Operational Machine Learning: Seven Considerations for Successful MLOps
In this article, we describe seven key areas to take into account for successful operationalization and lifecycle management (MLOps) of your ML initiatives
By Nisha Talagala, ParallelM.
Machine learning is everywhere. From advertising to IoT to healthcare, and beyond, virtually all industries are adopting or investigating machine learning (ML) to benefit their business. However, to generate a positive return on investment (ROI) using ML, it needs to be operationalized or put into production.
Bringing machine learning into production incurs a unique set of challenges.
The first step in operationalization is knowing what your ML application looks like, what its moving parts are and how they need to work together.
1: Knowing your ML Application
In most cases, ML is used to optimize (i.e. add insights to) a business application. While this sounds simple, an ML operation frequently requires multiple complementary but independent ML programs (training, inference, etc.) to run in cooperation. What is an ML application? An ML application is the collection of programs and dependencies that together deliver the ML functionality to your business application.
Figure 1(a) shows the most basic way that ML can be added to a business application. The business application makes requests for predictions, which can be served by an ML inference program (micro-services approaches are popular here). The ML inference program uses a model that was trained offline, likely by a data scientist. While this flow is simple, it is frequently not sufficient. Industries where data changes frequently (such as Adtech) require models to be frequently retrained to keep up with changing circumstances. A re-training pipeline then needs to be added to feed the inference, resulting in the pattern in Figure 1(b).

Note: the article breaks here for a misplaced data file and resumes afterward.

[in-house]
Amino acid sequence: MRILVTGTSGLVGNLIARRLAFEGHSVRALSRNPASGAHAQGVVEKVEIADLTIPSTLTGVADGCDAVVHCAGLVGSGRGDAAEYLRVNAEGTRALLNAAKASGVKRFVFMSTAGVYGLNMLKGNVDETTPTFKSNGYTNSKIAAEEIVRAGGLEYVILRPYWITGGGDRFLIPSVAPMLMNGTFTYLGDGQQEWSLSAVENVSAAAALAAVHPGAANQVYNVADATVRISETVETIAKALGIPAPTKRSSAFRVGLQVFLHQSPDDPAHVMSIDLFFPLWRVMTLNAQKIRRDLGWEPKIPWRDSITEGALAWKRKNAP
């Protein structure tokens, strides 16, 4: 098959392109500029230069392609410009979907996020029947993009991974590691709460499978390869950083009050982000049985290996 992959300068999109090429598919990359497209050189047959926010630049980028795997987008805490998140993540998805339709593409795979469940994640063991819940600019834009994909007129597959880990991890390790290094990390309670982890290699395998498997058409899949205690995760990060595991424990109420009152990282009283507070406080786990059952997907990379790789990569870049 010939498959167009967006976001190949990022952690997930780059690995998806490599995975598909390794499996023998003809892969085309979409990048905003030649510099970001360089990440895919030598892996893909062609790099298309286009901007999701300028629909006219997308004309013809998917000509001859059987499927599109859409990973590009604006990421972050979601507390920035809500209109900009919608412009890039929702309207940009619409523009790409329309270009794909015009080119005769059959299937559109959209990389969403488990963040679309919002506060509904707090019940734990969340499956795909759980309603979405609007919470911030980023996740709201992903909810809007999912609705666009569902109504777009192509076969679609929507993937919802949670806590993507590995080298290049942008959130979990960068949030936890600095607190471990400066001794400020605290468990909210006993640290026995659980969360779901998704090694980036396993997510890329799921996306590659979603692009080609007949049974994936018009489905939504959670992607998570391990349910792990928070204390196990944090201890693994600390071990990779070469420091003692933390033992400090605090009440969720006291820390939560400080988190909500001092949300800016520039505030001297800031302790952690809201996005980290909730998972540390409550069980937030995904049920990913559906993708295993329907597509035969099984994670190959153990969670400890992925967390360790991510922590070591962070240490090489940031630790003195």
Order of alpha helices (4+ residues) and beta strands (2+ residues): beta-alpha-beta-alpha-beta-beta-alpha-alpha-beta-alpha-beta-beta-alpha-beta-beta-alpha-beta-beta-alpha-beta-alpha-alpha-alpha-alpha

Retraining brings many models into the mix, and human intervention may be required to decide which ones to deploy to production (this is particularly important in situations where fiscal, health or other outcomes are tied to ML predictions). Adding human approvals results in Figure 1(c). If advanced algorithms (like ensemble models) are used to improve accuracy, the pattern becomes that of Figure 1(d).
Finally, many production deployments use multiple prediction pipelines in parallel (Champion/Challenger, Canary etc.) to monitor prediction patterns, and detect unexpected shifts or anomalies. Adding such test infrastructure generates a pattern similar to Figure 1(e).